Welcome! Here are the website rules, as well as some tips for using this forum.
Need to contact us? Visit https://heatinghelp.com/contact-us/.
Click here to Find a Contractor in your area.

Indirect dip tube

Options
Miata
Miata Member Posts: 17
Just a homeowner with a question based upon reading about the need to sometimes replace the dip tube on a water heater. Aside from it has always been that way wouldn't it be "better" if the cold water fill continued down the side of the tank and enter 3 inches from the bottom. Hence no need for dip tube. Just wondering.

Comments

  • Big Ed_4
    Big Ed_4 Member Posts: 2,785
    Options
    You will know when that happens ...

    There was an error rendering this rich post.

  • Alan (California Radiant) Forbes
    Options
    I agree: It probably would be better..........and more expensive to make.

    Some good quality, indirect water heaters have all the tappings on the side, with the cold water inlet at the bottom.
    8.33 lbs./gal. x 60 min./hr. x 20°ΔT = 10,000 BTU's/hour

    Two btu per sq ft for degree difference for a slab
  • Miata
    Miata Member Posts: 17
    Options
    Found part of my answer. HTP indirects pipe cold water to lower side of tank. So no dip tube. Now why not all tanks since they save on cost of dip tube?
  • Larry Weingarten
    Larry Weingarten Member Posts: 3,304
    Options
    Hi, There are things to consider. A benefit of having a dip tube with that little hole in it up at the top is that the tank cannot be siphoned down much. Should you have a water line break lower than the heater and air get into the system, even from someone in a different house opening a tap, your heater cannot drain down so that it's unsafe. If it had the cold feed at the bottom, it could be drained down that far. What if a gas burner comes on then? Or even if an electric element is no longer submerged and comes on?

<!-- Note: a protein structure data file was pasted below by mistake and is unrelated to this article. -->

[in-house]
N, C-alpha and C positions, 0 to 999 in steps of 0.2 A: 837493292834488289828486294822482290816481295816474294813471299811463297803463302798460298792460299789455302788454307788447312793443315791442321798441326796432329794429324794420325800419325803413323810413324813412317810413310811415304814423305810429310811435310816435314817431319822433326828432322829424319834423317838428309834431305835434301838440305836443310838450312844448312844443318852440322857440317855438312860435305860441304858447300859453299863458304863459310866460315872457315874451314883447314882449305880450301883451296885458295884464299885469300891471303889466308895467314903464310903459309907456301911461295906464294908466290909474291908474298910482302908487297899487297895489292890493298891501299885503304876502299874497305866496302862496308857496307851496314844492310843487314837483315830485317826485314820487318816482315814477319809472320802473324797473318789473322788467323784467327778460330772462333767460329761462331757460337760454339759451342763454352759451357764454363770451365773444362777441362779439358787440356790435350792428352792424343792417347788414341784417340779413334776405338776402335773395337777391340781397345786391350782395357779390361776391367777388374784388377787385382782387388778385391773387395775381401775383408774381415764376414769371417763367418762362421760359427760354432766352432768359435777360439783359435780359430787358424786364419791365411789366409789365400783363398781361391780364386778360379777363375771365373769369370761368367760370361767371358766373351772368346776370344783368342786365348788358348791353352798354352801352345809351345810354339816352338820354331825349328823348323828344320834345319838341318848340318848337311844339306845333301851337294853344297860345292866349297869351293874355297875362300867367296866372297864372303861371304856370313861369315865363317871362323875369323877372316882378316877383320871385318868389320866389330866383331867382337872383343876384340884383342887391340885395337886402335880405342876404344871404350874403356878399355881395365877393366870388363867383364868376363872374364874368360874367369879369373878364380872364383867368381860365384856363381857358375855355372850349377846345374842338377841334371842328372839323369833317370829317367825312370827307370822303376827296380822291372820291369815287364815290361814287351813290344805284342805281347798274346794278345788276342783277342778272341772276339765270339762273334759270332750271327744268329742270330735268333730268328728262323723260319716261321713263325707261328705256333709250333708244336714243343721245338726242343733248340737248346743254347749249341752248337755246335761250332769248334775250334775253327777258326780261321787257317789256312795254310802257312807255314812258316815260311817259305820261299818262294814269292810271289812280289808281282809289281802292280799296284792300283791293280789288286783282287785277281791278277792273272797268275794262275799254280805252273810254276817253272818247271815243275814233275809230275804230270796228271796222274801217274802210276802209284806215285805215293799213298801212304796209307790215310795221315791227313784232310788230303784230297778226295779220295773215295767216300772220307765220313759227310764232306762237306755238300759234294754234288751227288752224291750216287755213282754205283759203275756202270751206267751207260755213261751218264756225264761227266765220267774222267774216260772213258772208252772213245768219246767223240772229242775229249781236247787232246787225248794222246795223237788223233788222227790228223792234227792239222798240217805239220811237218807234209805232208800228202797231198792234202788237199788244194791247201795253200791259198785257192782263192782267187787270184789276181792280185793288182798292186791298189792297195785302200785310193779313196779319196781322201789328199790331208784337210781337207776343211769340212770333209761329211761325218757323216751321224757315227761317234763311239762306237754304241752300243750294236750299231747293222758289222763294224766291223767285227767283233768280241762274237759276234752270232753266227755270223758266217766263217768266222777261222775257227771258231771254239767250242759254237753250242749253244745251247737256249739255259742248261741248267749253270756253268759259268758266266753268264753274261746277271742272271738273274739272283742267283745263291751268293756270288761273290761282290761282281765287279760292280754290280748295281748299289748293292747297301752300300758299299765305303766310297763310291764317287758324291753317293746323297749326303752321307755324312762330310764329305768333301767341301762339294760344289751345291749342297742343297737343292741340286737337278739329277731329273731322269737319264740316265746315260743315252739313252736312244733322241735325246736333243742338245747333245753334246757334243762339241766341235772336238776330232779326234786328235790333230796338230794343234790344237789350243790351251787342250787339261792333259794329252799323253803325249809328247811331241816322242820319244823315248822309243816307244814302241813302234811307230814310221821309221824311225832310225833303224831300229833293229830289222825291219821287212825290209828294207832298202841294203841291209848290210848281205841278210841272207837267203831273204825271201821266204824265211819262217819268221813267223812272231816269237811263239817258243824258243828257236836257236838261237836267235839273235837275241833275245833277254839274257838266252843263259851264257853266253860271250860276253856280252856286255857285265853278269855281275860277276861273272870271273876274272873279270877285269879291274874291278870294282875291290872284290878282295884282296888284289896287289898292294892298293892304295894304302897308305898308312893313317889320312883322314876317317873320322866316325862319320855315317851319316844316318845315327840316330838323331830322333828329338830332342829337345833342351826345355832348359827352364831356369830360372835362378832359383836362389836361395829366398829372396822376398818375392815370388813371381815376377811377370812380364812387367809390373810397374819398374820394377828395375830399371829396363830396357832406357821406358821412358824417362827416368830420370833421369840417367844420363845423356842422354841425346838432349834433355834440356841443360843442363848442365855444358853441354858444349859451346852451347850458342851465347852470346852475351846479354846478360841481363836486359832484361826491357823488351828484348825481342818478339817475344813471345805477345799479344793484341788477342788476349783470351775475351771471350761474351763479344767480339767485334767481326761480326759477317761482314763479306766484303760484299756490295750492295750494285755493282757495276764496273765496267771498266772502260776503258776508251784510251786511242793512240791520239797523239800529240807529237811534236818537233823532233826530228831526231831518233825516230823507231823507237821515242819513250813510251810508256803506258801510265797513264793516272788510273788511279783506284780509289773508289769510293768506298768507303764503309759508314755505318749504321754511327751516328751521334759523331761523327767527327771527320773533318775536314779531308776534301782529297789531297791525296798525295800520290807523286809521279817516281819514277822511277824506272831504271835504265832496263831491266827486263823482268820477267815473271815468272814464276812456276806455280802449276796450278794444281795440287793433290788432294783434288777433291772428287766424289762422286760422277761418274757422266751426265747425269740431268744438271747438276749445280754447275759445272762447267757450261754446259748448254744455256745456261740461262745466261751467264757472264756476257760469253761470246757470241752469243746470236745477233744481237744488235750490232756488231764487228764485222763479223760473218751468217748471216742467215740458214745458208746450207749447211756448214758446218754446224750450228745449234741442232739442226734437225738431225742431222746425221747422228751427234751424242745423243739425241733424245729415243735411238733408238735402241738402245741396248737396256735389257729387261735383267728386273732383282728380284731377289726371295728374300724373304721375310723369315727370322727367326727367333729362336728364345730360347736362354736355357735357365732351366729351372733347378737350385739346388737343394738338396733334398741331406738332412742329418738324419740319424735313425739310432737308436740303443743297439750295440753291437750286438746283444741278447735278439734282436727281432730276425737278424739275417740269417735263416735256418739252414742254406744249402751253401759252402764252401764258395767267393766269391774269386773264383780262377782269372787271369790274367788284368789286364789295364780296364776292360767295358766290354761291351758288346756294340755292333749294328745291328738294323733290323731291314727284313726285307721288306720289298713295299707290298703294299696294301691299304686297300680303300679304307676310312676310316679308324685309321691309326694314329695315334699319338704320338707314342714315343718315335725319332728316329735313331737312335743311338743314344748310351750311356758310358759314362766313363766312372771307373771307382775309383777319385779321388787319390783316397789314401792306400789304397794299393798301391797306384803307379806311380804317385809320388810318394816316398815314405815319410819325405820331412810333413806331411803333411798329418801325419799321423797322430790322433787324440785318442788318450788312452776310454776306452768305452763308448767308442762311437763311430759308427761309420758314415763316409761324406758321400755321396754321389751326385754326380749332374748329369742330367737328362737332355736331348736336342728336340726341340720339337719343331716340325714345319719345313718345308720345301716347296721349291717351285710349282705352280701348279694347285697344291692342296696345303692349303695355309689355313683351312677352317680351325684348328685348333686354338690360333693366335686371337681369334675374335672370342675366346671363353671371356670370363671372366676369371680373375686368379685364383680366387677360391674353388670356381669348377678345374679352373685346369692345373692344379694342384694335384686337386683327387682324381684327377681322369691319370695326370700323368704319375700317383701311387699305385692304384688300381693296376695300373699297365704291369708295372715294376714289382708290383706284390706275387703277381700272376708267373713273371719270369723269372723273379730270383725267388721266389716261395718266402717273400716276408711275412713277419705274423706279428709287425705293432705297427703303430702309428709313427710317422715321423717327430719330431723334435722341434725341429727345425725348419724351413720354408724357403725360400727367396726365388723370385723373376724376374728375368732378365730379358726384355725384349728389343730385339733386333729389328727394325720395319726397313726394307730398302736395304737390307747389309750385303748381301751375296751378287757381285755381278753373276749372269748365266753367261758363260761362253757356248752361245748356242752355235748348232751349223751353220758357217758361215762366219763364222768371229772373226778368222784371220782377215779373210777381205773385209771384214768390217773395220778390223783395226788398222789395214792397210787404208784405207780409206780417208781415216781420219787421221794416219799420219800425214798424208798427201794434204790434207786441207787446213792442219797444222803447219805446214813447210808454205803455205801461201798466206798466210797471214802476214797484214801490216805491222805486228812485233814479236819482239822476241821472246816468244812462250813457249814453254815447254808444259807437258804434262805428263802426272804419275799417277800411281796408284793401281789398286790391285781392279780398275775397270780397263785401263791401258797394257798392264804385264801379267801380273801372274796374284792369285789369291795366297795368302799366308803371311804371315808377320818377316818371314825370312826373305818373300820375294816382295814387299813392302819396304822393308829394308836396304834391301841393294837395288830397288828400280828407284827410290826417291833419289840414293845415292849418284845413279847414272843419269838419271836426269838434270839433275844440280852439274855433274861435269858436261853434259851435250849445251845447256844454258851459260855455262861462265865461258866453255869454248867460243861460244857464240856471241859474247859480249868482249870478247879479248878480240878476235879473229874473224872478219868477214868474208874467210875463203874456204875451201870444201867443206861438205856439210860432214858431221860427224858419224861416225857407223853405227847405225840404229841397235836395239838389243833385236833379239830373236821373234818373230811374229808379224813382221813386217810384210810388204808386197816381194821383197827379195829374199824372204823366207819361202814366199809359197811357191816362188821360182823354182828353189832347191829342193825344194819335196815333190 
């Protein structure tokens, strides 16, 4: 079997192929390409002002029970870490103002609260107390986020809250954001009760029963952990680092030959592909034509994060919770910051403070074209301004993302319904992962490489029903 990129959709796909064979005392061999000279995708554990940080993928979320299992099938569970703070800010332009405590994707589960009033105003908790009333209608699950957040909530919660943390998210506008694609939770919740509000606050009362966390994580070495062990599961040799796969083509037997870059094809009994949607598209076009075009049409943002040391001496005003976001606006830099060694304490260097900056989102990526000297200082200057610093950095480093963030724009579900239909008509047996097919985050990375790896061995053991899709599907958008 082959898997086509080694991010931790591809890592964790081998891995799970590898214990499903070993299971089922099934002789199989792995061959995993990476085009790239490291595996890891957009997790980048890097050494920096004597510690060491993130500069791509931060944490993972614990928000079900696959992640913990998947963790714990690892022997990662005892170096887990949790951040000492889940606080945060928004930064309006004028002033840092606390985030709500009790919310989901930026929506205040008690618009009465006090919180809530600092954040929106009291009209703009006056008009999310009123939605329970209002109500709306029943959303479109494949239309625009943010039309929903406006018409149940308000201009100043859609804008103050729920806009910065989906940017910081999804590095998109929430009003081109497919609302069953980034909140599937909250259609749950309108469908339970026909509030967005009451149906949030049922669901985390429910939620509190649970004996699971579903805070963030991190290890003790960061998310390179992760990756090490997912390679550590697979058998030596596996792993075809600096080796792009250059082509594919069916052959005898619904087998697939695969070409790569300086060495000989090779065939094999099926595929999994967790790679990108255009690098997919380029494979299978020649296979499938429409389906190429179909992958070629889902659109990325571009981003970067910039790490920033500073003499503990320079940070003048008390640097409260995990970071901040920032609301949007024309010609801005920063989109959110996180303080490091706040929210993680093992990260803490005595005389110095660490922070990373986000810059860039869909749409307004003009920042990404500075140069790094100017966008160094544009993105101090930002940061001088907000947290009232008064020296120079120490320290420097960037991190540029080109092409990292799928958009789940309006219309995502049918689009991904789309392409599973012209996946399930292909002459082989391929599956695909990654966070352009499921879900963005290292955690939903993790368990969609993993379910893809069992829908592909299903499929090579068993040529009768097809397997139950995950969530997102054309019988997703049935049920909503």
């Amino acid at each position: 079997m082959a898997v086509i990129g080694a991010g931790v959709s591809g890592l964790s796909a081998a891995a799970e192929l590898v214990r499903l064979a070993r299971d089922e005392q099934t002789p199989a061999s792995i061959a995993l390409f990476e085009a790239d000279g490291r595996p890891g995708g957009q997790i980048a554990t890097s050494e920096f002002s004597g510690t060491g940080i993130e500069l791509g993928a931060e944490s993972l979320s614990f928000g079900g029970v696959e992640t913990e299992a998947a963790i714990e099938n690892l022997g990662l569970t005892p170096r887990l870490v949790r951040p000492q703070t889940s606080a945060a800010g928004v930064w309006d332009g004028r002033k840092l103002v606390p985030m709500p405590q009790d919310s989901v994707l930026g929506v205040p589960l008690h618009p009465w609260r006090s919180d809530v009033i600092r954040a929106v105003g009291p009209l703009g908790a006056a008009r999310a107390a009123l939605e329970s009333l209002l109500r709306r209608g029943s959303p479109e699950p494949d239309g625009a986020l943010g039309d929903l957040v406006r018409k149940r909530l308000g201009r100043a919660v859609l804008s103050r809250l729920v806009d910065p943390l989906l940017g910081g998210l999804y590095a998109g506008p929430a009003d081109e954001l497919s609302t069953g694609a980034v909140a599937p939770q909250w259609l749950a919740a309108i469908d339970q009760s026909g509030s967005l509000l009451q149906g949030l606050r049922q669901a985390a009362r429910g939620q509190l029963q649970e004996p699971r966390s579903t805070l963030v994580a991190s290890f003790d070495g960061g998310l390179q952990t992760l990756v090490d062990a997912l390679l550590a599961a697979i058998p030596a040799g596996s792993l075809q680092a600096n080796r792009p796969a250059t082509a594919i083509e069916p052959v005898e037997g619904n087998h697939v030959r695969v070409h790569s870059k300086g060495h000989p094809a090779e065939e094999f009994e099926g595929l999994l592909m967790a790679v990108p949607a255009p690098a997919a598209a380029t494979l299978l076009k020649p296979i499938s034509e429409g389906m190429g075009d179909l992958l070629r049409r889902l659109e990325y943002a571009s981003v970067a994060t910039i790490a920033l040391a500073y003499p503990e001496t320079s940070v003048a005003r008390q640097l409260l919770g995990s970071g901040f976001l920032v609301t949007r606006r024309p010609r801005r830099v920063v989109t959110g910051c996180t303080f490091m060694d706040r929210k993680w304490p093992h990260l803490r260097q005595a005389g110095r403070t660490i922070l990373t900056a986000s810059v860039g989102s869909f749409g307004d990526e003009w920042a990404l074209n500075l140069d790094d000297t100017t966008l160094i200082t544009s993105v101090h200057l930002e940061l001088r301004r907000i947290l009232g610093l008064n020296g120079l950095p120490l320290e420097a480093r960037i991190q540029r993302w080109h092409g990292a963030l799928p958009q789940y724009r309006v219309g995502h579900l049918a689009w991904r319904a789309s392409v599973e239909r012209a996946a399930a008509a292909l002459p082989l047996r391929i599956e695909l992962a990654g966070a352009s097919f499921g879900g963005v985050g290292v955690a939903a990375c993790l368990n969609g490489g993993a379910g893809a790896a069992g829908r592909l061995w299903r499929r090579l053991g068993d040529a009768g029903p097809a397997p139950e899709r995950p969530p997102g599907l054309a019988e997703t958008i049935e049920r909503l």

The disadvantage of dip tubes has been that plastic ones have been made poorly or have "aged out" ... gotten brittle and split from years of heat and chemical water treatment.
    Mobile home tanks often come with cold inlet at the bottom, but it seems tanks with dip tubes are inherently safer. :) Cold inlet on the tank's side should not present any safety problem with an indirect.

    Yours, Larry
    Alan (California Radiant) Forbes
  • hot_rod
    hot_rod Member Posts: 22,158
    edited March 11
    Options
    The tank stratifies best when cold flow is straight down from the dip tube. With side connections you tend to get more turbulence and tank mixing.Less tank temperature stacking and less output
    Larger tanks with side connection have a slotted sparge or diffuser tubes that lessens the turbulence in the tank.
    Bob "hot rod" Rohr
    trainer for Caleffi NA
    Living the hydronic dream
  • Miata
    Miata Member Posts: 17
    Options
    That is very useful information. Where I am confused is when the cold water comes down the dip tube at let's say 50 psi and exits 3 inches from bottom, how is that different from coming in from the side 3 inches from bottom other than one discharge is down the other from the side or is that what causes the different stratification?